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There is a sense of salvation and redemption at the end of the story. Sonny plays movingly, making the narrator understand, truly understand for the first time, his suffering. Yet Sonny speaks to more than just his own experience. He speaks of the experience of his mother and father, and of their community. The narrator is reminded of his own suffering and of his heritage. By understanding Sonny, he has come to understand himself.
After the song the narrator sends Sonny a glass of scotch and milk. Sonny nods toward his brother and sets the drink atop his piano. As he begins to play again it shakes like “the very cup of trembling” (141).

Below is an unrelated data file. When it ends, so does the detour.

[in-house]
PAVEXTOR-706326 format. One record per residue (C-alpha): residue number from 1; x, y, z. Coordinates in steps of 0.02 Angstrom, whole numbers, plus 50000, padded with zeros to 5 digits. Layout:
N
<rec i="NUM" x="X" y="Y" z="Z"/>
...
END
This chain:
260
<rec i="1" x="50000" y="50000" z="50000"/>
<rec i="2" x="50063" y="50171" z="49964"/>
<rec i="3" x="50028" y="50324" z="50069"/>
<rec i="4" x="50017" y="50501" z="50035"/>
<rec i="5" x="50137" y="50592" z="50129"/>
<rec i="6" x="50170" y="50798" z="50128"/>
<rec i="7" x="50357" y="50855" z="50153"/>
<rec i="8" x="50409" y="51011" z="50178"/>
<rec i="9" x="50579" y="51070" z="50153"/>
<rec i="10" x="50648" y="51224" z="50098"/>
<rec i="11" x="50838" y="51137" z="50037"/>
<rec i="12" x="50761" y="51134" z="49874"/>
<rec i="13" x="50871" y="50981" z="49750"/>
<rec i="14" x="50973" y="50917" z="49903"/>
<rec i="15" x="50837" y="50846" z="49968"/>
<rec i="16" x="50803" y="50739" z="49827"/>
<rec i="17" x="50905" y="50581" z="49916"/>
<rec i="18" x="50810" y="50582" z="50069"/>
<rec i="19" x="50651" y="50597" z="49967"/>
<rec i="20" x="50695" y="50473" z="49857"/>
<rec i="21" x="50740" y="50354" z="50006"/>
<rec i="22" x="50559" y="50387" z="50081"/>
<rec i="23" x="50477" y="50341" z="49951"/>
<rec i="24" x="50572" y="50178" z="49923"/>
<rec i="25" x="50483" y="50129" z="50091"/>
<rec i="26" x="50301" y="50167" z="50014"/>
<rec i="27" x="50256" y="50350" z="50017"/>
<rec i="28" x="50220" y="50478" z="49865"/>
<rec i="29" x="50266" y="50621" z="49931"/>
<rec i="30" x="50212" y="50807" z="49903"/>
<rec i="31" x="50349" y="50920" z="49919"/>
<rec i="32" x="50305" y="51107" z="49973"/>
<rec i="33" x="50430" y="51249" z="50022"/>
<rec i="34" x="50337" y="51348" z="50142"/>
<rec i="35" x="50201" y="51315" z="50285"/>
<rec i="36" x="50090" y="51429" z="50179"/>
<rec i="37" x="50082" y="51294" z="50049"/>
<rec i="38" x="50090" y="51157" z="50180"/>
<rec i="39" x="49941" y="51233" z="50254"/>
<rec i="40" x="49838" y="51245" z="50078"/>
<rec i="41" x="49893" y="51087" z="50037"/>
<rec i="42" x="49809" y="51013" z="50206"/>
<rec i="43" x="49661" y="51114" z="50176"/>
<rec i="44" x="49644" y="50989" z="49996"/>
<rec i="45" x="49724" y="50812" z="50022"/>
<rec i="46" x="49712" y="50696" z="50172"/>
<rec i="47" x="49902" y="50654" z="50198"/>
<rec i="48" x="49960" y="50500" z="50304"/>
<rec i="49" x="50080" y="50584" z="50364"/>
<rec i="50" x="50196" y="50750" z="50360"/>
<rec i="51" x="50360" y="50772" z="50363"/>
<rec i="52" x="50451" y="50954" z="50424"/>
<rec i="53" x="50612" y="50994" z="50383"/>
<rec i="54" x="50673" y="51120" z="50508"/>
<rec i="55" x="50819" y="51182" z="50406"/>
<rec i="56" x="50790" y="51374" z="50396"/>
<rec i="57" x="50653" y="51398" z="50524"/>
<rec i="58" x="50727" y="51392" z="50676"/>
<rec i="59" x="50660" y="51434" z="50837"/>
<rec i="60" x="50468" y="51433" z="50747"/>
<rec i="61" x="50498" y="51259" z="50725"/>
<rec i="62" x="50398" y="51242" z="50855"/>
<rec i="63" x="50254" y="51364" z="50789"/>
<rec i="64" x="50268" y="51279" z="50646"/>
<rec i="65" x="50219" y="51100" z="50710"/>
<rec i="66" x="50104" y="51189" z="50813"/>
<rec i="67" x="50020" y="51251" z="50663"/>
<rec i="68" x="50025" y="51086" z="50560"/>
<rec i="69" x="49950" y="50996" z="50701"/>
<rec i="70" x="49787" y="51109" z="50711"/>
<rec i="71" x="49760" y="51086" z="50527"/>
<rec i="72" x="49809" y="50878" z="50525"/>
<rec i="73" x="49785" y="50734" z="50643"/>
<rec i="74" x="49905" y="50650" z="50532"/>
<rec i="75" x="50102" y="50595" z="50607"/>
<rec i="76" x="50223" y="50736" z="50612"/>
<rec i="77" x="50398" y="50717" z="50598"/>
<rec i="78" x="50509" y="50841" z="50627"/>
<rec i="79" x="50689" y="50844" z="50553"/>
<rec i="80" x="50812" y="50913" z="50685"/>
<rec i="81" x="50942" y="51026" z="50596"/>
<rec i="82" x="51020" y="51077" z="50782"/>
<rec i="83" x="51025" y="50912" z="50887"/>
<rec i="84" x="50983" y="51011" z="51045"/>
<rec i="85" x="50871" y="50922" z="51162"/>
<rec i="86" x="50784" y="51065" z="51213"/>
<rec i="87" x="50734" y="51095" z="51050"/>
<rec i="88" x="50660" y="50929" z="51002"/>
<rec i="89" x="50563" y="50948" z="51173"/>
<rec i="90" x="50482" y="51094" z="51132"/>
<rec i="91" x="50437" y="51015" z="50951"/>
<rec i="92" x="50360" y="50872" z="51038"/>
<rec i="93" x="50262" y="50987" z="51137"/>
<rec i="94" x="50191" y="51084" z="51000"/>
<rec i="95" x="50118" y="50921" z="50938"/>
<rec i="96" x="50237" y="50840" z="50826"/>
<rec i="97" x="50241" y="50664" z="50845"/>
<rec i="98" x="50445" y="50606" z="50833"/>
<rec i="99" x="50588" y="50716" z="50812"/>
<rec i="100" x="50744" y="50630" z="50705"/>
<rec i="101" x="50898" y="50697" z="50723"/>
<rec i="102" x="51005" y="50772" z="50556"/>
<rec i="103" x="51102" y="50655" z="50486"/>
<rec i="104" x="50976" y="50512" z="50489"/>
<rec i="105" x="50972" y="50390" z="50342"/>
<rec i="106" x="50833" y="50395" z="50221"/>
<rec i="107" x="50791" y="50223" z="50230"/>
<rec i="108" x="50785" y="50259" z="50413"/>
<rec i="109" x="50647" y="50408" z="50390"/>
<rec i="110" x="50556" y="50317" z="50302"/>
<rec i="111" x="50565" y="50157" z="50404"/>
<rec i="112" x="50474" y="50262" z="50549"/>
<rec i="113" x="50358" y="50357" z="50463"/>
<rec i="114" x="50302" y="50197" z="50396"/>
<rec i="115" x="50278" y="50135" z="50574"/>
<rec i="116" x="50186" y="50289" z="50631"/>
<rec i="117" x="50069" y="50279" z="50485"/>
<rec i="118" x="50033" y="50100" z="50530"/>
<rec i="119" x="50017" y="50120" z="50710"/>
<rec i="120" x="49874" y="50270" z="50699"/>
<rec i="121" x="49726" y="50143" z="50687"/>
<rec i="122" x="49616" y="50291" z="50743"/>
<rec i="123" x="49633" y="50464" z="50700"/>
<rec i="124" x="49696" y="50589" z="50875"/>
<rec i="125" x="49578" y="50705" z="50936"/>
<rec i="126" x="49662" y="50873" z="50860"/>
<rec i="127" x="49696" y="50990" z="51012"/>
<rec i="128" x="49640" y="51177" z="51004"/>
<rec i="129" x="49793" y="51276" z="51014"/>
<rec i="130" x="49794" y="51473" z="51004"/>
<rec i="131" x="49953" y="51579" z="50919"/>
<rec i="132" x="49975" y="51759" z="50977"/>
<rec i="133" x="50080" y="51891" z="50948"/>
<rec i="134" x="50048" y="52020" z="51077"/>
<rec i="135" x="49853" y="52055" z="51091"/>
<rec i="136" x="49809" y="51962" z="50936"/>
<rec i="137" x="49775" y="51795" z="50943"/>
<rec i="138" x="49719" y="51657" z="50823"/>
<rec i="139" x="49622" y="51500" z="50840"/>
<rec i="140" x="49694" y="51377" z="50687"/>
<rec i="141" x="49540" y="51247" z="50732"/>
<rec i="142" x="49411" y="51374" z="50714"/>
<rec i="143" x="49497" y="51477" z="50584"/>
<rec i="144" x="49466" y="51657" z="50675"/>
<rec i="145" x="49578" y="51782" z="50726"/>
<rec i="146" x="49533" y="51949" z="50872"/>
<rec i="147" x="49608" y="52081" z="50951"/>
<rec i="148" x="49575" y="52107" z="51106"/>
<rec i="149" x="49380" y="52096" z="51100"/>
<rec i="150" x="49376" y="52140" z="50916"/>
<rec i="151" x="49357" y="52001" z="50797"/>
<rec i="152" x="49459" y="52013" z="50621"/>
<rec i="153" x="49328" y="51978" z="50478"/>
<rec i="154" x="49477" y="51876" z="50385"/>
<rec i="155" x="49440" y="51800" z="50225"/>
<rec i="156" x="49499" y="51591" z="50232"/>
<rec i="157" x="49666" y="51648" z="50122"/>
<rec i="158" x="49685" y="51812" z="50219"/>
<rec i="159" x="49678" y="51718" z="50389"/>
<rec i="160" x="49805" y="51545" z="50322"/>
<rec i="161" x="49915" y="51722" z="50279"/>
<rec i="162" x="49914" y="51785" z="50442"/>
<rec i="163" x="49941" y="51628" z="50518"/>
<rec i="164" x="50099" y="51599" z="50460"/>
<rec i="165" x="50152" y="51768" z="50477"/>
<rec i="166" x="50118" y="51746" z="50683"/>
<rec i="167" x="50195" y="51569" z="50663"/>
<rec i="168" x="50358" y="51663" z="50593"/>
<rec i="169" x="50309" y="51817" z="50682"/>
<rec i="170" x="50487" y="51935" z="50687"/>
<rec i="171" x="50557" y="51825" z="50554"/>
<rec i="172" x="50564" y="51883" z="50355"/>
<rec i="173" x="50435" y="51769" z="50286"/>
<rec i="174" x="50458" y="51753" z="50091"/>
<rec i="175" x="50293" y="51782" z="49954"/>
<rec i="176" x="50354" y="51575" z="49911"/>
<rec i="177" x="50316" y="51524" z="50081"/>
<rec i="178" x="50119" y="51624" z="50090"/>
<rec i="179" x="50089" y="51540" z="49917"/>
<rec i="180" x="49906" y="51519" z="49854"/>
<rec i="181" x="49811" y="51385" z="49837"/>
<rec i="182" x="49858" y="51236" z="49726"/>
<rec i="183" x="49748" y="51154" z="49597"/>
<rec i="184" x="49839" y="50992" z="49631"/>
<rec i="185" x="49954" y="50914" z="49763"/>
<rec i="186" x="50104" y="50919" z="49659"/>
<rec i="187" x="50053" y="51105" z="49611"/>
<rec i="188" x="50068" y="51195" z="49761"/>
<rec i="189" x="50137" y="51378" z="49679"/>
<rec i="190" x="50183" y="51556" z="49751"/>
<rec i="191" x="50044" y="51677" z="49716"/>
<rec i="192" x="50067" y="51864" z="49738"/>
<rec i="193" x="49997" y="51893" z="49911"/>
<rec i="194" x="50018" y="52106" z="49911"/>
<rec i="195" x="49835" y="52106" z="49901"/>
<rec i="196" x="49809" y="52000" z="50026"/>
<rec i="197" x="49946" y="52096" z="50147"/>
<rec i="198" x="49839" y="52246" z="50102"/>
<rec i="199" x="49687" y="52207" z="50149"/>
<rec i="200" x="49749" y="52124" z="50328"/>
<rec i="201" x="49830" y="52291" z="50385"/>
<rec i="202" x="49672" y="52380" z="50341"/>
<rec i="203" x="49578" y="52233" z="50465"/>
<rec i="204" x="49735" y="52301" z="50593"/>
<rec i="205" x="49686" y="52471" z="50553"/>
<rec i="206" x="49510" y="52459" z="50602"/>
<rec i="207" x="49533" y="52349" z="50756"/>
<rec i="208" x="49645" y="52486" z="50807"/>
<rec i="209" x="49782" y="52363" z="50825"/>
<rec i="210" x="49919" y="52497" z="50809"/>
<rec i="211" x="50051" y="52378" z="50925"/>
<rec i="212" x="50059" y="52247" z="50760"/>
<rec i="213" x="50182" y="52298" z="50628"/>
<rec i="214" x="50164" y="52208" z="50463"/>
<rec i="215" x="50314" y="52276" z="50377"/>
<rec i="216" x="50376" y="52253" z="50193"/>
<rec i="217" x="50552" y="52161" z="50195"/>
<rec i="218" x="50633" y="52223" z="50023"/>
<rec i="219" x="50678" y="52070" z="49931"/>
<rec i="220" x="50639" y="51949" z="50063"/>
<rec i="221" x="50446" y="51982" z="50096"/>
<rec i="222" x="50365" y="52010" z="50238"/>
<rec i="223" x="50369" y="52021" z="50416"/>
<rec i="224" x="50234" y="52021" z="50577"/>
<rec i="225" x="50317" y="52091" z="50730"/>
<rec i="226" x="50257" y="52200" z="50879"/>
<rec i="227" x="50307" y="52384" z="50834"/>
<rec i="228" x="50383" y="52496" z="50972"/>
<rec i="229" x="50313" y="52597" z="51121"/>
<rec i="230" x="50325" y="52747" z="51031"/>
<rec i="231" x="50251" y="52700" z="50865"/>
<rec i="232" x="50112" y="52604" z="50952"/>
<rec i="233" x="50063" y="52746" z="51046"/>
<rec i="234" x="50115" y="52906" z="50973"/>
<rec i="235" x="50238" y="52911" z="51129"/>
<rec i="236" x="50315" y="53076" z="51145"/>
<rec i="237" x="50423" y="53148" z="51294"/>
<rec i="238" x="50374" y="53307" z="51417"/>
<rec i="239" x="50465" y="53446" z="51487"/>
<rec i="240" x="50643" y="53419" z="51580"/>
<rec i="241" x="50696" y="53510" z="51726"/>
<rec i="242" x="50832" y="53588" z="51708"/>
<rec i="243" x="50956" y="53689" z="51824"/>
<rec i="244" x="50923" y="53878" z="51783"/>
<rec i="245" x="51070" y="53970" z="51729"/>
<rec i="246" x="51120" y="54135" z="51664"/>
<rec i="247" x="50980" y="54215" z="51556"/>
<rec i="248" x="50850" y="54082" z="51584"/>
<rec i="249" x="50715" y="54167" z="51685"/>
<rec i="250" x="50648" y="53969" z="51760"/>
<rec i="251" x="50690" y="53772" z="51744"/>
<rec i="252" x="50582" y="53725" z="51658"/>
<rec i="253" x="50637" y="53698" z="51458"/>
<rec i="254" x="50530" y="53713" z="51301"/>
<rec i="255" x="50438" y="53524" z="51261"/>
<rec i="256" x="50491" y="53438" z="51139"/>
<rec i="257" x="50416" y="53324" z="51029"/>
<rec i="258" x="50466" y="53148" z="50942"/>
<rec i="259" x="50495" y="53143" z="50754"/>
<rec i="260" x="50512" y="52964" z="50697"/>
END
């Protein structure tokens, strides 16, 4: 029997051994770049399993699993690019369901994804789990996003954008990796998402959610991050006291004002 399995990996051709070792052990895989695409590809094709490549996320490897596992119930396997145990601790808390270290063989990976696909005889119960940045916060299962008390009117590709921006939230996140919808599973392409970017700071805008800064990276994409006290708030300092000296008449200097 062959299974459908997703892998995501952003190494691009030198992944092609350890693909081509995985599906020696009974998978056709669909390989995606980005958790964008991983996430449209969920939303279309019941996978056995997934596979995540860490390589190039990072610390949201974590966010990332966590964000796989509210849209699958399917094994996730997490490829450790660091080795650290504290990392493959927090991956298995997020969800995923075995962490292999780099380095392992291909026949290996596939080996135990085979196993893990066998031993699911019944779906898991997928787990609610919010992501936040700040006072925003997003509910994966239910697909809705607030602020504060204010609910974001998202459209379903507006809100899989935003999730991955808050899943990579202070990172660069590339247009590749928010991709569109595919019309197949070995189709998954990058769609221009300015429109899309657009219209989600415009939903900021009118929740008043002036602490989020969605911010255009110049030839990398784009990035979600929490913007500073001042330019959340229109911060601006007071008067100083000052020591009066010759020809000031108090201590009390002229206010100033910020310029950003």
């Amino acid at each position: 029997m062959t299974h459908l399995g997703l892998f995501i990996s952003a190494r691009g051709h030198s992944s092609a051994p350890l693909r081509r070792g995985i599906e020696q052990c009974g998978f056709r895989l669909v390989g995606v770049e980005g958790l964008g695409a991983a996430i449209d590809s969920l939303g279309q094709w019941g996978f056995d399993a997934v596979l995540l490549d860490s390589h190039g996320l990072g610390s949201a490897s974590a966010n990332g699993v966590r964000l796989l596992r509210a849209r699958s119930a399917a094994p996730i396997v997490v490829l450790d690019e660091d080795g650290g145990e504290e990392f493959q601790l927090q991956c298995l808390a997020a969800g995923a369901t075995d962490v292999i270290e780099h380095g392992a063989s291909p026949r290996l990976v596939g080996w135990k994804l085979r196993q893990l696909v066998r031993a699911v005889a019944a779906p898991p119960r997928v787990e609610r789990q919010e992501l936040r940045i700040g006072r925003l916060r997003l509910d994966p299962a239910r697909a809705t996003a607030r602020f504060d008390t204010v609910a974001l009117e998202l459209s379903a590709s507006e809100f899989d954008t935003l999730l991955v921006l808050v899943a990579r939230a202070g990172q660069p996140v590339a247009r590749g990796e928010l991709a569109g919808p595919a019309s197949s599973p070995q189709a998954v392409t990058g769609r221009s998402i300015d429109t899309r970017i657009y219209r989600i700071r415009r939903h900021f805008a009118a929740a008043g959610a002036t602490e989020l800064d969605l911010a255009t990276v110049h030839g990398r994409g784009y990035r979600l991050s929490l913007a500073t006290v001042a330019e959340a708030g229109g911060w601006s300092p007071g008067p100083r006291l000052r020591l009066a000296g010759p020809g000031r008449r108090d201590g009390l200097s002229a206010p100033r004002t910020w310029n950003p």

The narrator cannot be redeemed until he reconnects with his family, music, and with his wider heritage; aspiring to assimilate into white systems of control has not alleviated his suffering. Only understanding and identifying with his heritage can offer him a reprieve. Baldwin likely intended audiences to apply this moral to their own situations.